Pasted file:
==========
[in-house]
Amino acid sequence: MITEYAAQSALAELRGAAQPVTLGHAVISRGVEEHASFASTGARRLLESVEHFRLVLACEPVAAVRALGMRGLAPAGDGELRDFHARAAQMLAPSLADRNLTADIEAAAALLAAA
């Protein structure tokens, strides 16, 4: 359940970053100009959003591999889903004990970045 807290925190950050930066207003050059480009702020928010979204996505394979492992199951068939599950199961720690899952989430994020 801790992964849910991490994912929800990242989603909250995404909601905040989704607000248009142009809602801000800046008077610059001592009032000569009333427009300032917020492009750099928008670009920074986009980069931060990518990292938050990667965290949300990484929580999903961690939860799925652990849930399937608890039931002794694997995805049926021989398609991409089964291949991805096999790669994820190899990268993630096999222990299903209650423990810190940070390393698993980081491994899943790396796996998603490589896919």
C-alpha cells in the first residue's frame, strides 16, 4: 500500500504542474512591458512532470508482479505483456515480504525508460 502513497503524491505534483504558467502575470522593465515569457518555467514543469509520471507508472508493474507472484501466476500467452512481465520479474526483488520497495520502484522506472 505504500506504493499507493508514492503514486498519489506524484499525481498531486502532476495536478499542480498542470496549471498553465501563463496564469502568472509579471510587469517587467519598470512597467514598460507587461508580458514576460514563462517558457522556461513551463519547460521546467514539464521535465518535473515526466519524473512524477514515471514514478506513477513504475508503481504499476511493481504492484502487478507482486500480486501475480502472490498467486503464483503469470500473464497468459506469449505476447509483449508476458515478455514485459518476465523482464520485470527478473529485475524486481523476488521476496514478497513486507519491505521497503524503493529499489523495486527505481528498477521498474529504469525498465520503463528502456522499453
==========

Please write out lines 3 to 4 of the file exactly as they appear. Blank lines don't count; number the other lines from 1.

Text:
């Protein structure tokens, strides 16, 4: 359940970053100009959003591999889903004990970045 807290925190950050930066207003050059480009702020928010979204996505394979492992199951068939599950199961720690899952989430994020 801790992964849910991490994912929800990242989603909250995404909601905040989704607000248009142009809602801000800046008077610059001592009032000569009333427009300032917020492009750099928008670009920074986009980069931060990518990292938050990667965290949300990484929580999903961690939860799925652990849930399937608890039931002794694997995805049926021989398609991409089964291949991805096999790669994820190899990268993630096999222990299903209650423990810190940070390393698993980081491994899943790396796996998603490589896919």
C-alpha cells in the first residue's frame, strides 16, 4: 500500500504542474512591458512532470508482479505483456515480504525508460 502513497503524491505534483504558467502575470522593465515569457518555467514543469509520471507508472508493474507472484501466476500467452512481465520479474526483488520497495520502484522506472 505504500506504493499507493508514492503514486498519489506524484499525481498531486502532476495536478499542480498542470496549471498553465501563463496564469502568472509579471510587469517587467519598470512597467514598460507587461508580458514576460514563462517558457522556461513551463519547460521546467514539464521535465518535473515526466519524473512524477514515471514514478506513477513504475508503481504499476511493481504492484502487478507482486500480486501475480502472490498467486503464483503469470500473464497468459506469449505476447509483449508476458515478455514485459518476465523482464520485470527478473529485475524486481523476488521476496514478497513486507519491505521497503524503493529499489523495486527505481528498477521498474529504469525498465520503463528502456522499453